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Grovehill Shipyard, Beverley: Military Trawlers

Where trawlers were militarised

Today it’s a quiet shipyard in Beverley but on the eve of World War One it was a thriving centre for trawler production in an unexpected location. Nine miles up the River Hull, Grove Hill Shipyard was home to Cook, Welton and Gemmell Ltd from 1901. It was here where the firm played its part in the war at sea militarising trawlers, building mine sweepers, anti-submarine patrol boats and tugs.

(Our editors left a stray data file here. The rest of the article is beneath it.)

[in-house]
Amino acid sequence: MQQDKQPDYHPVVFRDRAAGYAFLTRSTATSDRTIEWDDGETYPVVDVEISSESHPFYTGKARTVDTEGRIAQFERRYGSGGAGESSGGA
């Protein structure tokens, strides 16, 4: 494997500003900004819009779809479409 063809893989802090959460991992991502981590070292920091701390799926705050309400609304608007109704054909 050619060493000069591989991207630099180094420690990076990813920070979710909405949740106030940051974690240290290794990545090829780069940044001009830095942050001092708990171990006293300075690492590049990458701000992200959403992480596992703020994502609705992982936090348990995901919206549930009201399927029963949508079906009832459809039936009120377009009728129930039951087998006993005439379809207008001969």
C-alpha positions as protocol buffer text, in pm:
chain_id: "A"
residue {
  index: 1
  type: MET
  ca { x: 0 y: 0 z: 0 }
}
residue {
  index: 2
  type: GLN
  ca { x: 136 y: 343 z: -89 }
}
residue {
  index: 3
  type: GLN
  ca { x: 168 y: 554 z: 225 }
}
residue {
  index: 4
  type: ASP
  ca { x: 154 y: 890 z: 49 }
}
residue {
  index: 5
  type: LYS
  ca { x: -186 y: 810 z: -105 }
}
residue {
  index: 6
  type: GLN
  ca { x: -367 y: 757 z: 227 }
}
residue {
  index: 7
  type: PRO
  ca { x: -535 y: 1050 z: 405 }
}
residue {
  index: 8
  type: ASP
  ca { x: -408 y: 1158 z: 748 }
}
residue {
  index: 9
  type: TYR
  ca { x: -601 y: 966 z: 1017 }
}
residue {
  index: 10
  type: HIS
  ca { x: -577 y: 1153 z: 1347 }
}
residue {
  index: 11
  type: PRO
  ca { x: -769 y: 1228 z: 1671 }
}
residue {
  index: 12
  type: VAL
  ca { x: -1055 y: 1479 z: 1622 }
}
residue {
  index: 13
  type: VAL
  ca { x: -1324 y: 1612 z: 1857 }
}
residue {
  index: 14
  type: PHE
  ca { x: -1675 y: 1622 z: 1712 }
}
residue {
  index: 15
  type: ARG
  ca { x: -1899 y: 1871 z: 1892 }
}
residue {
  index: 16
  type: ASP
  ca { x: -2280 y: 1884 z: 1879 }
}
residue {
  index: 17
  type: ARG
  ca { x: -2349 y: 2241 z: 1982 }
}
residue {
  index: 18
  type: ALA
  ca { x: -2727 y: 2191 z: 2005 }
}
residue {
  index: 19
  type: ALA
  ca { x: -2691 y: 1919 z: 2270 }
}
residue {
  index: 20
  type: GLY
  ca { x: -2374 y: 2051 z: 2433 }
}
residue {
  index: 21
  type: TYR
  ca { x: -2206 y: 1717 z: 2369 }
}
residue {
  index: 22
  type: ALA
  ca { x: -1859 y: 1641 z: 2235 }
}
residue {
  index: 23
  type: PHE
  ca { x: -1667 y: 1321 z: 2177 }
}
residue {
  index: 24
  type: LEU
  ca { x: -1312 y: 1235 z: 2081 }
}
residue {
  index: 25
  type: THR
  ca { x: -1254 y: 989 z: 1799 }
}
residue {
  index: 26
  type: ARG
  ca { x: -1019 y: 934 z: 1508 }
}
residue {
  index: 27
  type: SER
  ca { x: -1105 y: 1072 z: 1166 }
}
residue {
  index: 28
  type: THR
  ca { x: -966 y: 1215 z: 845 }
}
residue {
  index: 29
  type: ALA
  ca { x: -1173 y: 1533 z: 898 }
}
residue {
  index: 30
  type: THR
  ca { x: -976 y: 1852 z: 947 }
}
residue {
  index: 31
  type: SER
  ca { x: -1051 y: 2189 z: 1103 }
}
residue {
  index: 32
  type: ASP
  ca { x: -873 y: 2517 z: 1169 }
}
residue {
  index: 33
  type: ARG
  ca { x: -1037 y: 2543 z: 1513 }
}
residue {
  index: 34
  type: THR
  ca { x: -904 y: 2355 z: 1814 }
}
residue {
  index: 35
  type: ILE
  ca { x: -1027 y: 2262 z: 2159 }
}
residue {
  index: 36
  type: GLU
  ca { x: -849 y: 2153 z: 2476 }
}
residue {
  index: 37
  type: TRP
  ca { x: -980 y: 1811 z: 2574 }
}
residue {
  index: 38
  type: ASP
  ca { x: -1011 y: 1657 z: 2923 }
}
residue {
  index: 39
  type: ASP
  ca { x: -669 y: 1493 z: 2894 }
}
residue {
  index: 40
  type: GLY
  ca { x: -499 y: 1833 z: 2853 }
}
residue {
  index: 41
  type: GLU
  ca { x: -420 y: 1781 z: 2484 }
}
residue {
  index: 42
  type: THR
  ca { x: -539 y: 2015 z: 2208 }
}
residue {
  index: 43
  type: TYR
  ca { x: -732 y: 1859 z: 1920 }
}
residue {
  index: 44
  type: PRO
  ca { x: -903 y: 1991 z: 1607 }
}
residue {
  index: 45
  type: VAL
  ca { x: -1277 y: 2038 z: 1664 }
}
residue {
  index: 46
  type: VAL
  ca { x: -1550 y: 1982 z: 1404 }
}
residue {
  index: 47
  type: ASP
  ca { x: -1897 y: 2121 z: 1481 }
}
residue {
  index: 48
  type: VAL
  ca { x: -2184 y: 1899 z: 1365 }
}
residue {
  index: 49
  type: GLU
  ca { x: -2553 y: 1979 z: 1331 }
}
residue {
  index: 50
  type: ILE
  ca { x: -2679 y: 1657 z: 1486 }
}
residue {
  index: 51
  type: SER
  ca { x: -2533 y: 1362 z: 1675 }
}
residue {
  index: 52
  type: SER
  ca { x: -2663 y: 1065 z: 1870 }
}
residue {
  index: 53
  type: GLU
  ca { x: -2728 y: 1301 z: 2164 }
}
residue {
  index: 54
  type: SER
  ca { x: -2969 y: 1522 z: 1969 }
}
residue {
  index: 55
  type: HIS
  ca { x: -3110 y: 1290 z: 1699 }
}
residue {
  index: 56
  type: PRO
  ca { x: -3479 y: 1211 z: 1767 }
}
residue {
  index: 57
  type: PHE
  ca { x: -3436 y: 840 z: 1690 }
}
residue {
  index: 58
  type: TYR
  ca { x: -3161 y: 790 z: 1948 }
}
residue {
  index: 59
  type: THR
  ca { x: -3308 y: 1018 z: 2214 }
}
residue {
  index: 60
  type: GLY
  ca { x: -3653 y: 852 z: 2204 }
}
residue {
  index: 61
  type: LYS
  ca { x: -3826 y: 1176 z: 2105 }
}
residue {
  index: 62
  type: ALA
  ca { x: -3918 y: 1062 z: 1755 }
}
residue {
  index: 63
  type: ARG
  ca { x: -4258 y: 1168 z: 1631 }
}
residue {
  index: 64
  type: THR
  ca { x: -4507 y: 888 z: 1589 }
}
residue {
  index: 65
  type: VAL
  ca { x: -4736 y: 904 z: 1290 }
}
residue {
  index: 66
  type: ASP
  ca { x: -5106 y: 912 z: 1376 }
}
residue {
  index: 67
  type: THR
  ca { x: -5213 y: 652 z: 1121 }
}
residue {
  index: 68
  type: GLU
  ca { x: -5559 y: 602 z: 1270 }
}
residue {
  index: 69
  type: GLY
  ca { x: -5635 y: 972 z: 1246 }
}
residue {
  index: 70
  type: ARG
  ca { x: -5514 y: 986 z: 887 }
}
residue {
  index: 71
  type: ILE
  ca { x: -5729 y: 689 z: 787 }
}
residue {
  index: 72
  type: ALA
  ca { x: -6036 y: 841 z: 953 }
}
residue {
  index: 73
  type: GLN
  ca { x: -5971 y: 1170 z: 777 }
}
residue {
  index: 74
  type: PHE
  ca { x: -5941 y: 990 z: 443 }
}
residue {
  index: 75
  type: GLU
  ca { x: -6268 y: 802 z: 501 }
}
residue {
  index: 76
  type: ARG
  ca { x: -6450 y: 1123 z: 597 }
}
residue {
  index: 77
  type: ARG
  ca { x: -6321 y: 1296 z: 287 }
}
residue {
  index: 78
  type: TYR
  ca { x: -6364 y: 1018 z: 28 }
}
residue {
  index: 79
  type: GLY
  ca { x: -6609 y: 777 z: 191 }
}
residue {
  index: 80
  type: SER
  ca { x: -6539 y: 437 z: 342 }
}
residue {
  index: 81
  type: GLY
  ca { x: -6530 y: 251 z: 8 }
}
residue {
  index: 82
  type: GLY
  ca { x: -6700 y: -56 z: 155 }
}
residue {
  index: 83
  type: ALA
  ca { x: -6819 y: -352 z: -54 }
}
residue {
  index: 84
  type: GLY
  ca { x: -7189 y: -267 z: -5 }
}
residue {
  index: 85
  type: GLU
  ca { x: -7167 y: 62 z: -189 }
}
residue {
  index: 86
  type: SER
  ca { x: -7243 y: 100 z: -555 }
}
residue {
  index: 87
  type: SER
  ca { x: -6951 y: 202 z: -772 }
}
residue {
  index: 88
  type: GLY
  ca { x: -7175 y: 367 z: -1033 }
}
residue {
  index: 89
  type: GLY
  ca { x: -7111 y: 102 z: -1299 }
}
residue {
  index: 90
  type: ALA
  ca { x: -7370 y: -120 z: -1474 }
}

One trawler that started life here was the Viola, a small trawler built for fishing in the North Sea that went on to become an unsung heroine of the Great War. Ahead of a life at sea, the Viola, like most trawlers that that started life at Grove Hill, were floated down the river, assisted by tugs, to be fitted with their engines in Hull.

Built in 1906 by the Hellyer Steam Fishing Company, the Viola was requisitioned by the Admiralty to become one of the first vessels to use depth charges.

Location: Grove Hill Shipyard, Beverley, East Riding of Yorkshire HU17 0LD
Image shows Grove Hill Shipyard then and now. Historic photograph courtesy of Dr Robb Robinson

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